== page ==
There are about 20 to 30 reliably recognized families, with several tens of less certain groupings. Most asteroid families are found in the main asteroid belt, although several family-like groups such as the Pallas family, Hungaria family, and the Phocaea family lie at smaller semi-major axis or larger inclination than the main belt.
One family has been identified associated with the dwarf planet . Some studies have tried to find evidence of collisional families among the trojan asteroids, but at present the evidence is inconclusive.
Due to the method of origin, all the members have closely matching compositions for most families. Notable exceptions are those families (such as the Vesta family) which formed from a large differentiated parent body.
Asteroid families are thought to have lifetimes of the order of a billion years, depending on various factors (e.g. smaller asteroids are lost faster). This is significantly shorter than the Solar System's age, so few if any are relics of the early Solar System. Decay of families occurs both because of slow dissipation of the orbits due to perturbations from Jupiter or other large bodies, and because of collisions between asteroids which grind them down to small bodies. Such small asteroids then become subject to perturbations such as the Yarkovsky effect that can push them towards orbital resonances with Jupiter over time. Once there, they are relatively rapidly ejected from the asteroid belt. Tentative age estimates have been obtained for some families, ranging from hundreds of millions of years to less than several million years for e.g. the compact Karin family. Old families are thought to contain few small members, and this is the basis of the age determinations.
It is supposed that many very old families have lost all the smaller and medium-sized members, leaving only a few of the largest intact. A suggested example of such old family remains are the 9 Metis and 113 Amalthea pair. Further evidence for a large number of past families (now dispersed) comes from analysis of chemical ratios in iron meteorites. These show that there must have once been at least 50 to 100 parent bodies large enough to be differentiated, that have since been shattered to expose their cores and produce the actual meteorites (Kelley & Gaffey 2000).
Strictly speaking, families and their membership are identified by analysing the so-called proper orbital elements rather than the current osculating orbital elements, which regularly fluctuate on timescales of tens of thousands of years. The proper elements are related constants of motion that remain almost constant for times of at least tens of millions of years, and perhaps longer.
The Japanese astronomer Kiyotsugu Hirayama (1874-1943) pioneered the estimation of proper elements for asteroids, and first identified several of the most prominent families in 1918. In his honor, asteroid families are sometimes called Hirayama families. This particularly applies to the five prominent groupings discovered by him.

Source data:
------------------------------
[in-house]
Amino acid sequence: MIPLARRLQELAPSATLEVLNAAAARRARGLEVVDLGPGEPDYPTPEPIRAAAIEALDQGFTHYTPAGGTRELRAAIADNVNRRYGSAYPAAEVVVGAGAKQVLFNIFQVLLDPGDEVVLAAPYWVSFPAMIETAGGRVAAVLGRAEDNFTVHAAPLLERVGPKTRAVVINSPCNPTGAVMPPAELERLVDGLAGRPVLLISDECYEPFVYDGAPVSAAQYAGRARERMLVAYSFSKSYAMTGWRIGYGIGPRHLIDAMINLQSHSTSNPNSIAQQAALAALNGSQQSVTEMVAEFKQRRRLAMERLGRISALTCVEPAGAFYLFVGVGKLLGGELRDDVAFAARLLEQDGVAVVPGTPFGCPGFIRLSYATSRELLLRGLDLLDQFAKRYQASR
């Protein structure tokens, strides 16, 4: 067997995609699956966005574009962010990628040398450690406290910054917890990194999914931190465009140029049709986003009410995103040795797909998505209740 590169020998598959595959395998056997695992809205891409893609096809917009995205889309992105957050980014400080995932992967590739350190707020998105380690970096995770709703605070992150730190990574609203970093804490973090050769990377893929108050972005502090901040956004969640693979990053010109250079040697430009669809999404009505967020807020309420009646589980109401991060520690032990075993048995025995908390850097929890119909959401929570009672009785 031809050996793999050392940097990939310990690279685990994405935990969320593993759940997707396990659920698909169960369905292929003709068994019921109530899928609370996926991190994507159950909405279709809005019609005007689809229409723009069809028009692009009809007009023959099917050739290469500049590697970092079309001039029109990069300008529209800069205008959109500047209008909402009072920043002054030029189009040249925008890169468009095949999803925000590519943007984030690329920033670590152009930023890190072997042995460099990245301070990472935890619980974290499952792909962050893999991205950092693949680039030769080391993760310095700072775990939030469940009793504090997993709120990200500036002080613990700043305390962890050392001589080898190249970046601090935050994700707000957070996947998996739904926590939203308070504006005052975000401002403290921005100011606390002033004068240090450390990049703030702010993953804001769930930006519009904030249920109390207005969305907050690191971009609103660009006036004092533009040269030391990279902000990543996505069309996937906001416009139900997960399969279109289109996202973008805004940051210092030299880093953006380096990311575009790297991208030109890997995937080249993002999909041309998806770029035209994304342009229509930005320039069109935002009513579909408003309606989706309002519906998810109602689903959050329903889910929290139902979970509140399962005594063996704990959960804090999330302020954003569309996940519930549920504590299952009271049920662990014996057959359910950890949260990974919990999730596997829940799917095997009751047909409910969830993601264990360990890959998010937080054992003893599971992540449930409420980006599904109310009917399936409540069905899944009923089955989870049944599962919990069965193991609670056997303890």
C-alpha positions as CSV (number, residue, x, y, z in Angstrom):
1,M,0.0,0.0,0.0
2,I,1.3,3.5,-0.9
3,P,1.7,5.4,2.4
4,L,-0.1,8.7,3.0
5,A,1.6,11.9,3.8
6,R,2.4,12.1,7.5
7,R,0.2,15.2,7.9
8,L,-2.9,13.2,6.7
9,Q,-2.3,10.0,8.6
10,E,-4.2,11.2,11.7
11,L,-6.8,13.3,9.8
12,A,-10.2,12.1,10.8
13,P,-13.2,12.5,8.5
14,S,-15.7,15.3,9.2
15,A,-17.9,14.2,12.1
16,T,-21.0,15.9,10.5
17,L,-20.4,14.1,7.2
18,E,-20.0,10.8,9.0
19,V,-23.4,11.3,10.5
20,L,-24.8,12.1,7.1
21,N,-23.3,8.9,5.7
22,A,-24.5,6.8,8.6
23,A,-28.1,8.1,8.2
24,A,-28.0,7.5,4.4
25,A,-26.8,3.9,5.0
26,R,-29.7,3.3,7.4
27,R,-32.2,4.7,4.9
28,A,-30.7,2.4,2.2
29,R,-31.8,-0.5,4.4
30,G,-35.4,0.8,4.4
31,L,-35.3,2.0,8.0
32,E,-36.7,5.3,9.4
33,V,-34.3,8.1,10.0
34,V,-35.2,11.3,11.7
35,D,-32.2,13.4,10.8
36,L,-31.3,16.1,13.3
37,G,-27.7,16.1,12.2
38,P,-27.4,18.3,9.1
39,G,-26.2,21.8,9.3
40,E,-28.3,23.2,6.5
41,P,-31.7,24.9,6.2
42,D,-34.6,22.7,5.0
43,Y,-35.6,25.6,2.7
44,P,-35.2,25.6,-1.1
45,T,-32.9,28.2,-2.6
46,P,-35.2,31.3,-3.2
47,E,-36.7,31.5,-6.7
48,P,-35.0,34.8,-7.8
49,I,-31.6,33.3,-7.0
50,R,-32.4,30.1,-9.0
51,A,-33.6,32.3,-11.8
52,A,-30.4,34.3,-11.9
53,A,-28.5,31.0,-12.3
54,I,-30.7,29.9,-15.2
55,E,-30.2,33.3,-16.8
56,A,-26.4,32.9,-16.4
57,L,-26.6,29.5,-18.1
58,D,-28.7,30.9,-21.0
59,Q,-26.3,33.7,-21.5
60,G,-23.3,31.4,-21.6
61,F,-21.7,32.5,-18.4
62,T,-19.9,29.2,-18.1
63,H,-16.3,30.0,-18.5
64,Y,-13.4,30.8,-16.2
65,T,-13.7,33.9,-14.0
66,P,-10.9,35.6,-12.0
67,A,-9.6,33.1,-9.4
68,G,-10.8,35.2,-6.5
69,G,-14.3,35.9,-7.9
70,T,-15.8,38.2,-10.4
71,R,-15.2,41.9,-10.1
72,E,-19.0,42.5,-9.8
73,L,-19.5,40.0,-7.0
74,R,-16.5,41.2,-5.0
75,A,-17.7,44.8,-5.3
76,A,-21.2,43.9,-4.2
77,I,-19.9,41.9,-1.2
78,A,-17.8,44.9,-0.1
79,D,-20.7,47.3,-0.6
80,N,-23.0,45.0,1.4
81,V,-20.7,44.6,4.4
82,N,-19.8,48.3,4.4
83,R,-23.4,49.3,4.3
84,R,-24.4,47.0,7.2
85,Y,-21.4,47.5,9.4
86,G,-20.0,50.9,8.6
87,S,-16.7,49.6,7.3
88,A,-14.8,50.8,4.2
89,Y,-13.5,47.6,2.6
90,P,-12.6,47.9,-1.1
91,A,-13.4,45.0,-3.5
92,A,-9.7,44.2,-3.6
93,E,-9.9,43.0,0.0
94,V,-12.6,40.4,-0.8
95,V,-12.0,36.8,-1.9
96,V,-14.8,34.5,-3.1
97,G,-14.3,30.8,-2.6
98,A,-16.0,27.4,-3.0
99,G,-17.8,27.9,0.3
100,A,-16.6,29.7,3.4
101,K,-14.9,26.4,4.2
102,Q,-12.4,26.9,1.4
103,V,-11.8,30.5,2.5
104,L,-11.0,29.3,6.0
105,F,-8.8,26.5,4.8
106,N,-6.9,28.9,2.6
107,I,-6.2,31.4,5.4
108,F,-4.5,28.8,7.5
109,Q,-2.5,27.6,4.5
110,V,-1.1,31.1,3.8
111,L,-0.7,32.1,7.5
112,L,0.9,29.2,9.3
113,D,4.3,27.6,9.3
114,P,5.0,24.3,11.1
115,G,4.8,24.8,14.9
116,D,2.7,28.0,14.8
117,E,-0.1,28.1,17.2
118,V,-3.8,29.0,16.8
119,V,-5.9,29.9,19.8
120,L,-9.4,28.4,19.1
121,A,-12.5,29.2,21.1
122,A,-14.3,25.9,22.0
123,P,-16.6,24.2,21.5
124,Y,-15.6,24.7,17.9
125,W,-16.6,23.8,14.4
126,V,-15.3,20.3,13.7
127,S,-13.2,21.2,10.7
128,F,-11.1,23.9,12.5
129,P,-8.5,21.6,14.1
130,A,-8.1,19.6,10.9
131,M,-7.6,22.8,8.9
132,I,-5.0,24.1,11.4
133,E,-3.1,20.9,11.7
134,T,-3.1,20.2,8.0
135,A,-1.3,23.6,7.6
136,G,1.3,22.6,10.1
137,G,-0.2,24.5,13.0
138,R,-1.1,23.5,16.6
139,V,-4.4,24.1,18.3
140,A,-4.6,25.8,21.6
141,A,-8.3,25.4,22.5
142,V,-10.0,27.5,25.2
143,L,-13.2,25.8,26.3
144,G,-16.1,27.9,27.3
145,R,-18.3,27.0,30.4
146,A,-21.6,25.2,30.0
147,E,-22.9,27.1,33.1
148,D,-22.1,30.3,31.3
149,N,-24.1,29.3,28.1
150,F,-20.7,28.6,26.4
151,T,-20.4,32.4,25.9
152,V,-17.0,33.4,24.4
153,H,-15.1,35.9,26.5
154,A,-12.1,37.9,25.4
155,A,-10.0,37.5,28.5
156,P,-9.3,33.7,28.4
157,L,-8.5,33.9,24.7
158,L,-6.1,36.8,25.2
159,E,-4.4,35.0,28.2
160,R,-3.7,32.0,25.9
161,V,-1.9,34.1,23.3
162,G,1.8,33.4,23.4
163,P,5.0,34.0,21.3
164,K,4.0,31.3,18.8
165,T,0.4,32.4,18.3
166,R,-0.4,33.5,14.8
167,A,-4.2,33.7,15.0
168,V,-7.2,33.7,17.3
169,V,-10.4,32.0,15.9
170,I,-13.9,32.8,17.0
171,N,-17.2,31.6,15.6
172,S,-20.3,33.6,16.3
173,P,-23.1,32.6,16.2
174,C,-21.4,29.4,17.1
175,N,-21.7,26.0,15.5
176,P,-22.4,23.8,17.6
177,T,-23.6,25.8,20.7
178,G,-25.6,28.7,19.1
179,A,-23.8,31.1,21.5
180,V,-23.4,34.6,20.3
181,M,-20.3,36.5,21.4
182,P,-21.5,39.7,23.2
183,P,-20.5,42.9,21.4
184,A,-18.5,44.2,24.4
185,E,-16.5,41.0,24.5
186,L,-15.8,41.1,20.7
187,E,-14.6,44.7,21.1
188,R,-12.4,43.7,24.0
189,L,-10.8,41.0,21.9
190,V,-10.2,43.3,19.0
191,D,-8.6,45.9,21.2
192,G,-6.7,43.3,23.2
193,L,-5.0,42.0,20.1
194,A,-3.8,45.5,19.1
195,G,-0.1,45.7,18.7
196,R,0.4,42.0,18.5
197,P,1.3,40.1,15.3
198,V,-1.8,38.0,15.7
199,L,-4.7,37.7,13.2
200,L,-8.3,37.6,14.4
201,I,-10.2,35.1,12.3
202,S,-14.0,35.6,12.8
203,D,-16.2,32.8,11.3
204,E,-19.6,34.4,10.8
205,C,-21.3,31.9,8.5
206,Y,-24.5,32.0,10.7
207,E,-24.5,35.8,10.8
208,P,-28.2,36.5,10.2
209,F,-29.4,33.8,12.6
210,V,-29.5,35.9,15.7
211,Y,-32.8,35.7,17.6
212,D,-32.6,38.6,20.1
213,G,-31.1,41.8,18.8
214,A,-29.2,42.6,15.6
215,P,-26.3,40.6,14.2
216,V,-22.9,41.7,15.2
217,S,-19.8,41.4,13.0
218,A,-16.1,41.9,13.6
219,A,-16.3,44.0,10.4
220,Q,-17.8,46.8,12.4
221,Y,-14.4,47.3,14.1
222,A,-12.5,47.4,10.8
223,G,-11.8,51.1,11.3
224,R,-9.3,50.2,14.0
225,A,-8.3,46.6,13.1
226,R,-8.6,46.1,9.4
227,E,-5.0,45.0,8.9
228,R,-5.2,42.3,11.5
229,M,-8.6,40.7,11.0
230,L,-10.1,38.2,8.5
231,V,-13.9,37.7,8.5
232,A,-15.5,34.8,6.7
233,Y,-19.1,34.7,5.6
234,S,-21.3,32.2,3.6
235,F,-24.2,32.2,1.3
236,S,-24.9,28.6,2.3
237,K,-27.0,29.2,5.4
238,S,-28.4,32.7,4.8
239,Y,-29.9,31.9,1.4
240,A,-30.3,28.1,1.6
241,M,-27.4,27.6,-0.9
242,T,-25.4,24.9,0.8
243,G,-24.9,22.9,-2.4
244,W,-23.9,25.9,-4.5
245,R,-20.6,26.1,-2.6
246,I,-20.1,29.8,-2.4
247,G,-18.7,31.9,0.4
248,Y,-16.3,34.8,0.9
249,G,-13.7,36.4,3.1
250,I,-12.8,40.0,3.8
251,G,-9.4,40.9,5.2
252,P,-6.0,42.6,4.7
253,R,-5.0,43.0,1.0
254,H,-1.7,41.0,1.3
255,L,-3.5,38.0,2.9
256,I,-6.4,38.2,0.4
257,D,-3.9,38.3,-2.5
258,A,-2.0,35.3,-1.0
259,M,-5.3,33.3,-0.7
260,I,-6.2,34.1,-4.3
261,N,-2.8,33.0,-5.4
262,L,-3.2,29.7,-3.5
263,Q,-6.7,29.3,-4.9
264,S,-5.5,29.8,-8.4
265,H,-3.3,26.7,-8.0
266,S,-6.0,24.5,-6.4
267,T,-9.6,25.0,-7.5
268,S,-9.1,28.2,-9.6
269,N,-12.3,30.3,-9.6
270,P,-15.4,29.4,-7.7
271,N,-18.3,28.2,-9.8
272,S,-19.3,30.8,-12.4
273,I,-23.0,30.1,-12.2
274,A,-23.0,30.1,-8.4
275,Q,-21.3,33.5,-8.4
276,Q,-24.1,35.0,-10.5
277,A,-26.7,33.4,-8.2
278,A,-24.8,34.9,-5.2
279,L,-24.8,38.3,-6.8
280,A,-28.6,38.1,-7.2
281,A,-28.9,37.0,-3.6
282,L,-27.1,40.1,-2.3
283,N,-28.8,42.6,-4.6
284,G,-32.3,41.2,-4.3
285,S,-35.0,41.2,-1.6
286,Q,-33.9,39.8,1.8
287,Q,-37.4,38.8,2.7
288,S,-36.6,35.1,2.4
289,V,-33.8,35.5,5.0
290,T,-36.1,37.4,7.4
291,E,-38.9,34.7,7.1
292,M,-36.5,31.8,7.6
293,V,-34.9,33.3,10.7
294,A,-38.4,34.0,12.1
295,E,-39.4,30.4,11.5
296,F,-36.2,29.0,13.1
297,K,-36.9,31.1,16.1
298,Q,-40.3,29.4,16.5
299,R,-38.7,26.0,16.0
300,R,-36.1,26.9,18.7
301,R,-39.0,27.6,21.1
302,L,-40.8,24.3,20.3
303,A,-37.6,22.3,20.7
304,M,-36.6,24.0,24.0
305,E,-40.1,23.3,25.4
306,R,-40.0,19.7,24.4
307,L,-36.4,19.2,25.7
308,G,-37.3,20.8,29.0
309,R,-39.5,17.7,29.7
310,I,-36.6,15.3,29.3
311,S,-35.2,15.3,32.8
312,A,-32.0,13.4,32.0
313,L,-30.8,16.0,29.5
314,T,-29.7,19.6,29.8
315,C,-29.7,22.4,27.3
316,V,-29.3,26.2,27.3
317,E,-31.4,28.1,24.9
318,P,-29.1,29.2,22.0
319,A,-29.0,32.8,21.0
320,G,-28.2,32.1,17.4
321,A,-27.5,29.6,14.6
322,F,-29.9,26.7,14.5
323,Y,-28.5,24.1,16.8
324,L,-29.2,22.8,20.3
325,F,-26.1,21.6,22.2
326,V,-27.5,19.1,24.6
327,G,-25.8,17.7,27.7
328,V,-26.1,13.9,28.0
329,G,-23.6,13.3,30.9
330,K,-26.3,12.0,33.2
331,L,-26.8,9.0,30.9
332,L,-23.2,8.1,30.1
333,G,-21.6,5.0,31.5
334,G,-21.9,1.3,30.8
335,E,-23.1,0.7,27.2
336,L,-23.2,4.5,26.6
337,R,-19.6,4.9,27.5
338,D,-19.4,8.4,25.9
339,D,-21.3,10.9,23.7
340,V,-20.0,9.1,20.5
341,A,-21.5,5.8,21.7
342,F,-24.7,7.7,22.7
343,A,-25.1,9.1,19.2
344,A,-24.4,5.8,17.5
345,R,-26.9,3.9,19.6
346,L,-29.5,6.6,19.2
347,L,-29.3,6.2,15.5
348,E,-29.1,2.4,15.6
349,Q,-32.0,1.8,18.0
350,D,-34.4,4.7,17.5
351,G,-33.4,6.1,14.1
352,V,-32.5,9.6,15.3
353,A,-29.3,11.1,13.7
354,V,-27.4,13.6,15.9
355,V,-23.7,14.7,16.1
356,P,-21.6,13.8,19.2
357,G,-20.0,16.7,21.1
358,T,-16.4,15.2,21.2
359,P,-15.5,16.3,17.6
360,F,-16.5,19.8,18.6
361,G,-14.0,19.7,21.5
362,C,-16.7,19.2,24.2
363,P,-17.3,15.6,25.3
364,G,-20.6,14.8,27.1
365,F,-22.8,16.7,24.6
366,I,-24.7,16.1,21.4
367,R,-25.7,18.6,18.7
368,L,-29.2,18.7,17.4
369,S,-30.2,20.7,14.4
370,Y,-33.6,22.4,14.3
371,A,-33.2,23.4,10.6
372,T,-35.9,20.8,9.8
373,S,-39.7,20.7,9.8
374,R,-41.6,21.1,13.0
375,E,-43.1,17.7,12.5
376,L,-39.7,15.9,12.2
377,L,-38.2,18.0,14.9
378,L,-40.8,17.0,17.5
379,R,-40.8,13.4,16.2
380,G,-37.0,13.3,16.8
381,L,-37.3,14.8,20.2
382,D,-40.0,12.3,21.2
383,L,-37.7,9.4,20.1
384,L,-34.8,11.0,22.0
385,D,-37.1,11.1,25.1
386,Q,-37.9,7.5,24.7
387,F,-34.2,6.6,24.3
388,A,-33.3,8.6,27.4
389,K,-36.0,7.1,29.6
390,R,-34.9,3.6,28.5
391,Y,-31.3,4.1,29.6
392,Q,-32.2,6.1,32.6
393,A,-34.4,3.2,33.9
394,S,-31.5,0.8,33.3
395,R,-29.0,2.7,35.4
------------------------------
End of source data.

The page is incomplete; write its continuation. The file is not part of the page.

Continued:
Present day computer-assisted searches have identified several tens of asteroid families. The most prominent algorithms have been the Hierarchical Clustering Method (HCM) which looks for groupings with small nearest-neighbour distances in orbital element space, and the Wavelet Analysis Method (WAM) which builds a density-of-asteroids map in orbital element space, and looks for density peaks.
The boundaries of the families are somewhat vague because at the edges they blend into the background density of asteroids in the main belt. For this reason the number of members even among discovered asteroids is usually only known approximately, and membership is uncertain for asteroids near the edges.
Additionally, some interlopers from the heterogeneous background asteroid population are expected even in the central regions of a family. Since the true family members caused by the collision are expected to have similar compositions, most such interlopers can in principle be recognised by spectral properties which do not match those of the bulk of family members. A prominent example is 1 Ceres, the largest asteroid, which is an interloper in the family once named after it (the Ceres family, now the Gefion family).
Spectral characteristics can also be used to determine the membership (or otherwise) of asteroids in the outer regions of a family, as has been used e.g. for the Vesta family, whose members have an unusual composition.
|Family Name||Named After||orbital elements||Size||Alternate Names|
|a (AU)||e''||i (°)||approx. % of asteroids|| members in Zappalà|
|The most prominent families within the main belt are:|
|Eos||221 Eos||2.99 to 3.03||0.01 to 0.13||8 to 12||480|
|Eunomia||15 Eunomia||2.53 to 2.72||0.08 to 0.22||11.1 to 15.8||5%||370|
|Flora||8 Flora||2.15 to 2.35||0.03 to 0.23||1.5 to 8.0||4-5%||590||Ariadne family after 43 Ariadne|
|Hygiea||10 Hygiea||3.06 to 3.24||0.09 to 0.19||3.5 to 6.8||1%||105|
|Koronis||158 Koronis||2.83 to 2.91||0 to 0.11||0 to 3.5||310|
|Maria||170 Maria||2.5 to 2.706||12 to 17||80|
|Nysa||44 Nysa||2.41 to 2.5||0.12 to 0.21||1.5 to 4.3||380||Hertha family after 135 Hertha|
|Themis||24 Themis||3.08 to 3.24||0.09 to 0.22||0 to 3||530|
|Vesta||4 Vesta||2.26 to 2.48||0.03 to 0.16||5.0 to 8.3||6%||240|
|Other notable main belt families:[C]|
|Bower||1639 Bower||13||Endymion family after 342 Endymion|
|Gefion||1272 Gefion||2.74 to 2.82||0.08 to 0.18||7.4 to 10.5||0.8%||89|| Ceres family after 1 Ceres and|
Minerva family after 93 Minerva
|Hilda||153 Hilda||3.7 to 4.2||>0.07||<20°||-|
|Massalia||20 Massalia||2.37 to 2.45||0.12 to 0.21||0.4 to 2.4||0.8%||47|
|Nemesis||128 Nemesis||29||Concordia family after 58 Concordia|
|Veritas||490 Veritas||29||Undina family after 92 Undina|
See also Asteroid groups and families, which names some less prominent and uncertain groupings.